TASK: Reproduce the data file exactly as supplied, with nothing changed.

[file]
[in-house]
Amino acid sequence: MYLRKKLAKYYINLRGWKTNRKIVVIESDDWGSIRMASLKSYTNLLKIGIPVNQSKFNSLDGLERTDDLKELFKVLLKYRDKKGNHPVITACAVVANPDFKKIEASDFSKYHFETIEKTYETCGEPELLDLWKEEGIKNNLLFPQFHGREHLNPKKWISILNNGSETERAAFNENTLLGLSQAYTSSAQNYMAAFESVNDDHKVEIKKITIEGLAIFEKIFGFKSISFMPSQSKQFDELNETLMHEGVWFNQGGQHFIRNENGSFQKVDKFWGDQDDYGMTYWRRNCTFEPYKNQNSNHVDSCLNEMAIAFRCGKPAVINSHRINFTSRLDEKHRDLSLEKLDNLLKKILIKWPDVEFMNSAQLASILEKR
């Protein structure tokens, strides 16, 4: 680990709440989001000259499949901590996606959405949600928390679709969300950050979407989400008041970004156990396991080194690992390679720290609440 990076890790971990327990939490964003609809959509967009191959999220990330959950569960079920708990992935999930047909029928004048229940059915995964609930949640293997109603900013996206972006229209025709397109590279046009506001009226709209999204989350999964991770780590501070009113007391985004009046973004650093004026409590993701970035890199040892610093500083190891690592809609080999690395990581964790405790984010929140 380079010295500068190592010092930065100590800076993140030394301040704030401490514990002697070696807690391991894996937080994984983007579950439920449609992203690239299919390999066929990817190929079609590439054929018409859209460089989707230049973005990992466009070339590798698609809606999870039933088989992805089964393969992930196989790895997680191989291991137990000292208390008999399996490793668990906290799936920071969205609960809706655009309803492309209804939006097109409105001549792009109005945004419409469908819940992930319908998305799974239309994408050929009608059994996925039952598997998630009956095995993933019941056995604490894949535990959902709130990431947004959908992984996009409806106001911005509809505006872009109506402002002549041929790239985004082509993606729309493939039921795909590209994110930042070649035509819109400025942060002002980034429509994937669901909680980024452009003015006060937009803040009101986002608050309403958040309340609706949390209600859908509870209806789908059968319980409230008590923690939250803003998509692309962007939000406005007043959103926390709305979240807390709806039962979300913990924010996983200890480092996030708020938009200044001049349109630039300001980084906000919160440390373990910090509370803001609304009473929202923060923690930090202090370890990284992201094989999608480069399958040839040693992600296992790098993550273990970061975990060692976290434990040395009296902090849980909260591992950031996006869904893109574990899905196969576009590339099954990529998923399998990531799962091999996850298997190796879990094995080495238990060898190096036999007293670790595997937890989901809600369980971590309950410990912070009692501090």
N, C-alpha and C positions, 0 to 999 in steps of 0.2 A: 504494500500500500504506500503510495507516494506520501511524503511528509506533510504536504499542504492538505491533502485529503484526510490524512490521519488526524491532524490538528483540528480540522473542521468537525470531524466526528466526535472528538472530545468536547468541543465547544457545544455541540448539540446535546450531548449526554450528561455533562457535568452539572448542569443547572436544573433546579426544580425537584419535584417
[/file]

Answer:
[in-house]
Amino acid sequence: MYLRKKLAKYYINLRGWKTNRKIVVIESDDWGSIRMASLKSYTNLLKIGIPVNQSKFNSLDGLERTDDLKELFKVLLKYRDKKGNHPVITACAVVANPDFKKIEASDFSKYHFETIEKTYETCGEPELLDLWKEEGIKNNLLFPQFHGREHLNPKKWISILNNGSETERAAFNENTLLGLSQAYTSSAQNYMAAFESVNDDHKVEIKKITIEGLAIFEKIFGFKSISFMPSQSKQFDELNETLMHEGVWFNQGGQHFIRNENGSFQKVDKFWGDQDDYGMTYWRRNCTFEPYKNQNSNHVDSCLNEMAIAFRCGKPAVINSHRINFTSRLDEKHRDLSLEKLDNLLKKILIKWPDVEFMNSAQLASILEKR
């Protein structure tokens, strides 16, 4: 680990709440989001000259499949901590996606959405949600928390679709969300950050979407989400008041970004156990396991080194690992390679720290609440 990076890790971990327990939490964003609809959509967009191959999220990330959950569960079920708990992935999930047909029928004048229940059915995964609930949640293997109603900013996206972006229209025709397109590279046009506001009226709209999204989350999964991770780590501070009113007391985004009046973004650093004026409590993701970035890199040892610093500083190891690592809609080999690395990581964790405790984010929140 380079010295500068190592010092930065100590800076993140030394301040704030401490514990002697070696807690391991894996937080994984983007579950439920449609992203690239299919390999066929990817190929079609590439054929018409859209460089989707230049973005990992466009070339590798698609809606999870039933088989992805089964393969992930196989790895997680191989291991137990000292208390008999399996490793668990906290799936920071969205609960809706655009309803492309209804939006097109409105001549792009109005945004419409469908819940992930319908998305799974239309994408050929009608059994996925039952598997998630009956095995993933019941056995604490894949535990959902709130990431947004959908992984996009409806106001911005509809505006872009109506402002002549041929790239985004082509993606729309493939039921795909590209994110930042070649035509819109400025942060002002980034429509994937669901909680980024452009003015006060937009803040009101986002608050309403958040309340609706949390209600859908509870209806789908059968319980409230008590923690939250803003998509692309962007939000406005007043959103926390709305979240807390709806039962979300913990924010996983200890480092996030708020938009200044001049349109630039300001980084906000919160440390373990910090509370803001609304009473929202923060923690930090202090370890990284992201094989999608480069399958040839040693992600296992790098993550273990970061975990060692976290434990040395009296902090849980909260591992950031996006869904893109574990899905196969576009590339099954990529998923399998990531799962091999996850298997190796879990094995080495238990060898190096036999007293670790595997937890989901809600369980971590309950410990912070009692501090």
N, C-alpha and C positions, 0 to 999 in steps of 0.2 A: 504494500500500500504506500503510495507516494506520501511524503511528509506533510504536504499542504492538505491533502485529503484526510490524512490521519488526524491532524490538528483540528480540522473542521468537525470531524466526528466526535472528538472530545468536547468541543465547544457545544455541540448539540446535546450531548449526554450528561455533562457535568452539572448542569443547572436544573433546579426544580425537584419535584417